Paul Lachine

Elettori contro Stato Sociale

STANFORD – Con una maggioranza netta di seggi parlamentari per la prima volta dall’assunzione del suo incarico, il Primo Ministro canadese, Stephen Harper, continua a riscuotere una serie di clamorose vittorie a livello nazionale con il sostegno degli elettori che chiedono una pausa, e forse addirittura un’inversione di tendenza, rispetto alla crescita dello stato sociale.

Inoltre, la vittoria di Harper è seguita al trionfo strepitoso nel 2010 del Partito Repubblicano degli Stati Uniti alle elezioni di medio termine con una campagna focalizzata in gran parte sull’entità e gli obiettivi del governo a seguito dell’esplosione della spesa pubblica quale conseguenza della crisi finanziaria e della recessione. Anche il Primo Ministro britannico, David Cameron, (a capo di una coalizione di centro destra, proprio come Harper fino  a poco tempo fa’) ha vinto grazie ad una linea programmatica che prevedeva una riduzione degli eccessi dello stato sociale.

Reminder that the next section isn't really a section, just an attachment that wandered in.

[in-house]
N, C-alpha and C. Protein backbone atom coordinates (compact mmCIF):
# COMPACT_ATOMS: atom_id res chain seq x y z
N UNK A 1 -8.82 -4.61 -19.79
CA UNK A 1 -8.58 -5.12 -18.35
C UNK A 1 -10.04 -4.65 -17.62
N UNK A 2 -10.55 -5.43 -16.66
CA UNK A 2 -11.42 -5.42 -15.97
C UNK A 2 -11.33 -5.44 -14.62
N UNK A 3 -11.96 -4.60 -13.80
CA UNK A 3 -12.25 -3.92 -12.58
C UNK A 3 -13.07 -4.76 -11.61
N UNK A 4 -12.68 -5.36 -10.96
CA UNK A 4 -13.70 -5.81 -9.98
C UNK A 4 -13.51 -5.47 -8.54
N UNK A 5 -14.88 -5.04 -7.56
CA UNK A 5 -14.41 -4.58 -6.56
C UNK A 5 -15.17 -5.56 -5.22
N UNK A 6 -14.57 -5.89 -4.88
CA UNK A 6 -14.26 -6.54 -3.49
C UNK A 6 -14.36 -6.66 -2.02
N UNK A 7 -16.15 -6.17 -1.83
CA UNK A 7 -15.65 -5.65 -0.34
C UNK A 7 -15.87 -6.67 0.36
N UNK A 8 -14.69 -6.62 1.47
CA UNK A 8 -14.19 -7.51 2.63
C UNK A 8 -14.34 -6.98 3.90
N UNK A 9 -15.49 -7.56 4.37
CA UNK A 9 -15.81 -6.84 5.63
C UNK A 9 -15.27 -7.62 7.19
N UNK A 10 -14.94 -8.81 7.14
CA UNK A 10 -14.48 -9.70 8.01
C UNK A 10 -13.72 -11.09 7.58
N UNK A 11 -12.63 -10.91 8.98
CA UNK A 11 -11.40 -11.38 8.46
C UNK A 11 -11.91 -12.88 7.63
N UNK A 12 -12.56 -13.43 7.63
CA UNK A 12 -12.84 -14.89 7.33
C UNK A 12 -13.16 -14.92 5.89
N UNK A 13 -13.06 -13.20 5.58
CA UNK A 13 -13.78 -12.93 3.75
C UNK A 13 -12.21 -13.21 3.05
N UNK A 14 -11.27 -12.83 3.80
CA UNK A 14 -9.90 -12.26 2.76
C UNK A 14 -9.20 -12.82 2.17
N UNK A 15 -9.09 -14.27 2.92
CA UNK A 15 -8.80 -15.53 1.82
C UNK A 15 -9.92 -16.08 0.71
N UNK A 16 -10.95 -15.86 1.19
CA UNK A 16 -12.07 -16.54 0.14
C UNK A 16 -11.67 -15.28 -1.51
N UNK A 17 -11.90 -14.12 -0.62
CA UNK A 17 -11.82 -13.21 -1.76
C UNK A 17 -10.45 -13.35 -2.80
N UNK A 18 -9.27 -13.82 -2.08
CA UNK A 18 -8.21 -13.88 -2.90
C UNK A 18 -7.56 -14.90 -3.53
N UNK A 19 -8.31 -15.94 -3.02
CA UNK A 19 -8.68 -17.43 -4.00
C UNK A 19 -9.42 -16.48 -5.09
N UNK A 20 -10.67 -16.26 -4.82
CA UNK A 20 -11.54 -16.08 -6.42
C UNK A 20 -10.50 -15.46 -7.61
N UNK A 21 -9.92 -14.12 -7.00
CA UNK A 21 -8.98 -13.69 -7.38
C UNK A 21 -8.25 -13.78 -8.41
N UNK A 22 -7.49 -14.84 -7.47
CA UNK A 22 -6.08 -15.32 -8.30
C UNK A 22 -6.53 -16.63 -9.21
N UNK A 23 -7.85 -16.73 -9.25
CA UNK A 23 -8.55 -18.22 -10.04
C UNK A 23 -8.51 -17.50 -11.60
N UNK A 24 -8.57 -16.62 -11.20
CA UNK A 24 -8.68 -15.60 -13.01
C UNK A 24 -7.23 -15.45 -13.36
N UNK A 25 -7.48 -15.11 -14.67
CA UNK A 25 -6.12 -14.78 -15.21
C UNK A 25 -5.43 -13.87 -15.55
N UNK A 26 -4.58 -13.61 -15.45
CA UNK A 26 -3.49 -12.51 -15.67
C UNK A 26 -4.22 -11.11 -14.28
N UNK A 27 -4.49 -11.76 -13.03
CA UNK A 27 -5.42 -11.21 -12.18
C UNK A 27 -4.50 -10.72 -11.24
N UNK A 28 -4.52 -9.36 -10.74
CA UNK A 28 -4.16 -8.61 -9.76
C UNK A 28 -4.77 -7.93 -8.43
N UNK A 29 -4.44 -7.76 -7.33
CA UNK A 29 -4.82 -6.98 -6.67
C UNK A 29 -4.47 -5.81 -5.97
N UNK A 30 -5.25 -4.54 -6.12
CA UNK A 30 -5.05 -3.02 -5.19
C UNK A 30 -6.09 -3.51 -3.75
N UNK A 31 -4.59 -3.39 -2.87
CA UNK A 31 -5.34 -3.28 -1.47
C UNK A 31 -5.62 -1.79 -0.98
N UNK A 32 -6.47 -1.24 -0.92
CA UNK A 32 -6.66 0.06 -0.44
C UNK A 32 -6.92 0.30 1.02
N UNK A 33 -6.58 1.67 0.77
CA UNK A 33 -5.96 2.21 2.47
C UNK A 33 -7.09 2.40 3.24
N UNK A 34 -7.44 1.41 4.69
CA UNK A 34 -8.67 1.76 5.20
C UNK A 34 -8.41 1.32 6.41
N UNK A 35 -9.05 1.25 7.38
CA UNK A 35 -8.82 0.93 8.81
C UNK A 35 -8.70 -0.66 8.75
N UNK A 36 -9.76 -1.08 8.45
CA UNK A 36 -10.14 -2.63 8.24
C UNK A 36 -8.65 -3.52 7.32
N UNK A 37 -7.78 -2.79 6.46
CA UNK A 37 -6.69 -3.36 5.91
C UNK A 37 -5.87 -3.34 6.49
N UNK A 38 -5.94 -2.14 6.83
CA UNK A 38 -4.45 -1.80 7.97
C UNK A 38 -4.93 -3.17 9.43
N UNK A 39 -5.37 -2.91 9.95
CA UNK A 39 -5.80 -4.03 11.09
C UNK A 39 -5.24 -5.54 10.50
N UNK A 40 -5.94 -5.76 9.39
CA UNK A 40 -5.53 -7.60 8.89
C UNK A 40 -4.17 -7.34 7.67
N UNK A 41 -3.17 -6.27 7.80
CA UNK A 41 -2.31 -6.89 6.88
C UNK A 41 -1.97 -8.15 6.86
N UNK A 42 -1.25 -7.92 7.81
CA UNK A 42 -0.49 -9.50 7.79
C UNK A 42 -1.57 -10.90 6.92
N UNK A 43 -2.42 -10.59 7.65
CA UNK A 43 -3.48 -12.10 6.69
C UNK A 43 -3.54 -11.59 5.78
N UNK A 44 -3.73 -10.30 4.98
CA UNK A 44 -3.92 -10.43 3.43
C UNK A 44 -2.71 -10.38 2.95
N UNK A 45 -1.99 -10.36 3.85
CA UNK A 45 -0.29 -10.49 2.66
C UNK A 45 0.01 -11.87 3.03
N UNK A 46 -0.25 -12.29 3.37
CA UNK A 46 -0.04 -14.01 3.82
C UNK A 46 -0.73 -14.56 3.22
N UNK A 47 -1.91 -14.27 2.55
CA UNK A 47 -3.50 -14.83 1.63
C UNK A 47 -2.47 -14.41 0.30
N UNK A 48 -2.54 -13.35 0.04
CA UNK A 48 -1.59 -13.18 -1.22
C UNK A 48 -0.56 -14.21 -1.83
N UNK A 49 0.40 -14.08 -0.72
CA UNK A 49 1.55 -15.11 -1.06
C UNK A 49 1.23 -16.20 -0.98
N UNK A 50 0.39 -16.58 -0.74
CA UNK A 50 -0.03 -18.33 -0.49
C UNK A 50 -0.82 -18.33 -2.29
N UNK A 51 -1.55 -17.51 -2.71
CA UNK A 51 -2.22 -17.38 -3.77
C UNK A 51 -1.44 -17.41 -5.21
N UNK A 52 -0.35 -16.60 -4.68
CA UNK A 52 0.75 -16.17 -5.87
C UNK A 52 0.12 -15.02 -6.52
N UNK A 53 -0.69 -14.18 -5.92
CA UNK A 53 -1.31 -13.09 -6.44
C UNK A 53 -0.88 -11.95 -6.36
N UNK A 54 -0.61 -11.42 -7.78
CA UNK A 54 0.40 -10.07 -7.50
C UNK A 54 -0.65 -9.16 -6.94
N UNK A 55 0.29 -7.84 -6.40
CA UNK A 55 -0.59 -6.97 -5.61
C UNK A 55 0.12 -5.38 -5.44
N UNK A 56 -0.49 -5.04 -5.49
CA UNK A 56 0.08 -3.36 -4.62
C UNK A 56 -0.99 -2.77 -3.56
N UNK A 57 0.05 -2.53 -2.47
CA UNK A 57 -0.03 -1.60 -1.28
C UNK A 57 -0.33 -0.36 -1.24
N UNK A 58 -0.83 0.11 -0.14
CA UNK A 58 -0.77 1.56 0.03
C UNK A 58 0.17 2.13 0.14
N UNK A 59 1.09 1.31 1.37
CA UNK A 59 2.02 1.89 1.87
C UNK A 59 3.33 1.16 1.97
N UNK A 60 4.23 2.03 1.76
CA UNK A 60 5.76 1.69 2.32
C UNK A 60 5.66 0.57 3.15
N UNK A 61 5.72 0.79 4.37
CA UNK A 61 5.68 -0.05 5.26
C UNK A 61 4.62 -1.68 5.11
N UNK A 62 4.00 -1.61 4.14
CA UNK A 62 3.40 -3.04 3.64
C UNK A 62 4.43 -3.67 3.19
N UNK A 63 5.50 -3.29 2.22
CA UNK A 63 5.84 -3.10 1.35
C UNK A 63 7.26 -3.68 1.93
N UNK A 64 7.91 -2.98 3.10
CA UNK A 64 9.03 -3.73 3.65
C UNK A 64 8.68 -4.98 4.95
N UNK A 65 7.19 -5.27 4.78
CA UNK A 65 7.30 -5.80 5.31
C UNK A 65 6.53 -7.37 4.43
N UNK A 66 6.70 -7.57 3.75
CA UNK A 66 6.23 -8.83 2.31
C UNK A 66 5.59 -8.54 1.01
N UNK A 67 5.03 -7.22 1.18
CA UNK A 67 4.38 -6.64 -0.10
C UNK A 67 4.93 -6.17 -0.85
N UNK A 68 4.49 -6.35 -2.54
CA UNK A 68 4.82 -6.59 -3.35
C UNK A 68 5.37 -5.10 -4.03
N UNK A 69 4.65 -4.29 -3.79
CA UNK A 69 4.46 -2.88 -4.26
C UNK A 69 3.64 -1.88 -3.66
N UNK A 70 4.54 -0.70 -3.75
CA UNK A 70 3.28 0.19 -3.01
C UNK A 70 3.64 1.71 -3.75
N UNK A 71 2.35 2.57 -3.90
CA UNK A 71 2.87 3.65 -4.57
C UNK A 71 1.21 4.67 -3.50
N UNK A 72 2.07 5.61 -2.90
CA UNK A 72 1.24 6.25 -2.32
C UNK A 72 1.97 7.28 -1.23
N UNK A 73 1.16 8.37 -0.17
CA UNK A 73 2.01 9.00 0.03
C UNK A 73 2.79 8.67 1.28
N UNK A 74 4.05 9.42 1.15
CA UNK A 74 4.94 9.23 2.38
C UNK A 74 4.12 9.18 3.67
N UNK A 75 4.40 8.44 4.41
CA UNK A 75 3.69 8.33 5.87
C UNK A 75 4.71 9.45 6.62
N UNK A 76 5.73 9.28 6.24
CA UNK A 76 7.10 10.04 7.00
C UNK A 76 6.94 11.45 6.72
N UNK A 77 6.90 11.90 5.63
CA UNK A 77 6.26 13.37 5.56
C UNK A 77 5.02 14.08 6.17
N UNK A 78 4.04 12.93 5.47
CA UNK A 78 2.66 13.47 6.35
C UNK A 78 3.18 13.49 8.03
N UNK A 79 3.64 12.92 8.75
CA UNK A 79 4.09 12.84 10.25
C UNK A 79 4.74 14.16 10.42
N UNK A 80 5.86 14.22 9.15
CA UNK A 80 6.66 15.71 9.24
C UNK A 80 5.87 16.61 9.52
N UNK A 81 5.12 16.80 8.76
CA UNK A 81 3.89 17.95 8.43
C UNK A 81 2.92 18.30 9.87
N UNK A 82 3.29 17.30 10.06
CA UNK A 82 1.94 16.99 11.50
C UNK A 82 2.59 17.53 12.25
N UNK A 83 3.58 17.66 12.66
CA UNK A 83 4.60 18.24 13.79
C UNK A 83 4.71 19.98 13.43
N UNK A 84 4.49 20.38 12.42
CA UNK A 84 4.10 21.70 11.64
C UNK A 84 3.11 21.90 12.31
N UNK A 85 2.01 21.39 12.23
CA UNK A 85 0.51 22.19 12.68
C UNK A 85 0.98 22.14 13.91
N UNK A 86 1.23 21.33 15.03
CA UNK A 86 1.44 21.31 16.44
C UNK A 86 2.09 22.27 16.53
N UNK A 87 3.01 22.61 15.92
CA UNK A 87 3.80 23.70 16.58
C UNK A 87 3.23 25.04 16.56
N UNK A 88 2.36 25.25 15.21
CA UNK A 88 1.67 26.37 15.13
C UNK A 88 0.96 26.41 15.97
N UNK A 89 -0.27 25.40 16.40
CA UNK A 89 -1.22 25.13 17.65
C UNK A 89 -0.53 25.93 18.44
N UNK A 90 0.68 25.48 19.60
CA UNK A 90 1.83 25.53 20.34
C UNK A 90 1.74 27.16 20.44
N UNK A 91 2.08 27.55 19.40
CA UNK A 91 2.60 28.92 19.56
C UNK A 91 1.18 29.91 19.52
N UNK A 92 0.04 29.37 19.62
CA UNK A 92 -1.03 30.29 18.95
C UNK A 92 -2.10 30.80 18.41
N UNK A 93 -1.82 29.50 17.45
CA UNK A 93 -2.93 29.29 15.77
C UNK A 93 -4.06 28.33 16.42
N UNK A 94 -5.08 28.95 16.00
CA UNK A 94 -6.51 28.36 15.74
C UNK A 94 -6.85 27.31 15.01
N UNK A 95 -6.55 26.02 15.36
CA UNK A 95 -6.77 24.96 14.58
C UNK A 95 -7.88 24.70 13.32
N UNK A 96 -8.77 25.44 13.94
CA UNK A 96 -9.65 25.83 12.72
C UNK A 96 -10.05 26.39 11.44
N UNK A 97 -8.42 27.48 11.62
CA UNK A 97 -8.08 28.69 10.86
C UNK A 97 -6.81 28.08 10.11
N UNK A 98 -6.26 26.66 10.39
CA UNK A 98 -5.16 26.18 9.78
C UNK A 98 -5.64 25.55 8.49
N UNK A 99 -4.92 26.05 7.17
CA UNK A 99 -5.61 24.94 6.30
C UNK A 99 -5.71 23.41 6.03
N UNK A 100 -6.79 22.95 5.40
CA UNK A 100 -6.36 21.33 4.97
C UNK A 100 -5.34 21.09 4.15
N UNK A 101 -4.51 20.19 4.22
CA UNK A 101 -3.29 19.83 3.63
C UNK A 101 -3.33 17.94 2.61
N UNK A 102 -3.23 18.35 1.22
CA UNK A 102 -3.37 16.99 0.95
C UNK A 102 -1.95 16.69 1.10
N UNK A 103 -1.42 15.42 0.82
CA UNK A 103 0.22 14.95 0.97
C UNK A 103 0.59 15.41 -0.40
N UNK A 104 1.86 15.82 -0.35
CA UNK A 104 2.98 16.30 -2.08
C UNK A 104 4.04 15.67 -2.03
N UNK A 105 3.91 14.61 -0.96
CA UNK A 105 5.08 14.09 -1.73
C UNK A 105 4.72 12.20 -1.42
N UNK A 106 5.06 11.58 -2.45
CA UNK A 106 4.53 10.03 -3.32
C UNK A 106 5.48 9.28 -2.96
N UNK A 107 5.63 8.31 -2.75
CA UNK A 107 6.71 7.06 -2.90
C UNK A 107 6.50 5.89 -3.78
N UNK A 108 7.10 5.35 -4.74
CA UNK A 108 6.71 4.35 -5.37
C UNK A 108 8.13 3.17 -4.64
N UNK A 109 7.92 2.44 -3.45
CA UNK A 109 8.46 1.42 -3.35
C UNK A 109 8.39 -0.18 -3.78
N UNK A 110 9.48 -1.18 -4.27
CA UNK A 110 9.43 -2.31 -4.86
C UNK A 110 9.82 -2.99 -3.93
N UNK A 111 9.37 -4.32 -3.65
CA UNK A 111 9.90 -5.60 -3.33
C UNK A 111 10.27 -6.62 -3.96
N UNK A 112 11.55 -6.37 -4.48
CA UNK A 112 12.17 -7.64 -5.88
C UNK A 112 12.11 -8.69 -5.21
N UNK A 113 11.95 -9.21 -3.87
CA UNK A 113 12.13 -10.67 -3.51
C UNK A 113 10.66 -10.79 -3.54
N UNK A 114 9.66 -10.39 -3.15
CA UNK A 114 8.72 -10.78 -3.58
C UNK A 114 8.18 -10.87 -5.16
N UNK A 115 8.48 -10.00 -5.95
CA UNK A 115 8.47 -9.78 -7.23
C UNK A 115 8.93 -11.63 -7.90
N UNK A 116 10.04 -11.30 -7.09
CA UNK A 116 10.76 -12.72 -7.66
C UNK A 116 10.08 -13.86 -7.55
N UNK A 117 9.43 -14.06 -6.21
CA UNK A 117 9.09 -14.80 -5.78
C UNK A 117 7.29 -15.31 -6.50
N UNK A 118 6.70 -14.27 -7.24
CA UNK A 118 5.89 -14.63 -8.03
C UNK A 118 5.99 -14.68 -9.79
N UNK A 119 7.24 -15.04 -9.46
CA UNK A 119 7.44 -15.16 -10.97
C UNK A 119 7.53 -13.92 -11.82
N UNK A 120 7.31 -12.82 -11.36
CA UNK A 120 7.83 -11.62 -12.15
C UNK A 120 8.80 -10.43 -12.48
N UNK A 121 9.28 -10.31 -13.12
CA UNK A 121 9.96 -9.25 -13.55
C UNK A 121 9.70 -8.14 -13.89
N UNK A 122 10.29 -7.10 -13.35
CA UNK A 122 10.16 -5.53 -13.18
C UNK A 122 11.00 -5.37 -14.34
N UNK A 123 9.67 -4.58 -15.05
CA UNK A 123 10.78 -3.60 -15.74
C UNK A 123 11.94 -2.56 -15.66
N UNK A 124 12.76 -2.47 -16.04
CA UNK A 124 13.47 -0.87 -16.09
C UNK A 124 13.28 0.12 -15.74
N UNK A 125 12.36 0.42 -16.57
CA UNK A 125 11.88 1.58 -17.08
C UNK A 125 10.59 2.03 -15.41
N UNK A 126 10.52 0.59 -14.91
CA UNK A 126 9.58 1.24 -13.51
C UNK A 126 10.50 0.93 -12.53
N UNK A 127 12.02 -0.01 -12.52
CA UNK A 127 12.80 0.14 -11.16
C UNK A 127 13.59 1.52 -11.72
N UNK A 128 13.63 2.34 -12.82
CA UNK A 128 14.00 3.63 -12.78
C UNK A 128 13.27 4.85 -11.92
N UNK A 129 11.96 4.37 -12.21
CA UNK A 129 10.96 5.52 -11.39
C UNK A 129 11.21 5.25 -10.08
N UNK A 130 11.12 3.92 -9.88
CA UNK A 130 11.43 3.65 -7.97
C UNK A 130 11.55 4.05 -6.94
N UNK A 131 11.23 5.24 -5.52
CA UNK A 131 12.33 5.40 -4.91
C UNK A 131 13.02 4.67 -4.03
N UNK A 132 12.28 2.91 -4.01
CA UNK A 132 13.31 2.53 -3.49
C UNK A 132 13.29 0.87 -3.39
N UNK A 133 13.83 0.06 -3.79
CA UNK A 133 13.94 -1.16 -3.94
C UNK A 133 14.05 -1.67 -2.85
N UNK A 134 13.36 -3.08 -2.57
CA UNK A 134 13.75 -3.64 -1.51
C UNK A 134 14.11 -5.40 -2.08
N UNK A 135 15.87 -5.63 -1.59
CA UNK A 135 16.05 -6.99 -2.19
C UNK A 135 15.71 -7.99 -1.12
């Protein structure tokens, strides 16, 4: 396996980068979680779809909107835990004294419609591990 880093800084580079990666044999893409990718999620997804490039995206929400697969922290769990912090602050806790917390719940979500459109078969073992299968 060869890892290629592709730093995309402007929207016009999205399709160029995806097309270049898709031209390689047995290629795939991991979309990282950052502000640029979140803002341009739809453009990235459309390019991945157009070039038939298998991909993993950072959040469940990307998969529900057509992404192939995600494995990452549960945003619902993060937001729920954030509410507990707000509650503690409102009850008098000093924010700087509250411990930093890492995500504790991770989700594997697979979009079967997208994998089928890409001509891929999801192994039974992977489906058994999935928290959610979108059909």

Il prossimo in lista sembra essere il Presidente francese Nicolas Sarkozy con il tentativo di una rielezione anticipata. La Francia ha tasse e benefici sociali ben più elevati di Regno Unito, Canada o Stati Uniti, e nonostante i tentativi iniziali di ridurre parte delle indennità francesi, Sarkozy ha comunque finito per fare meno riforme rispetto a Cameron o Harper, per non parlare di Ronald Reagan o Margaret Thatcher negli anni ‘80.

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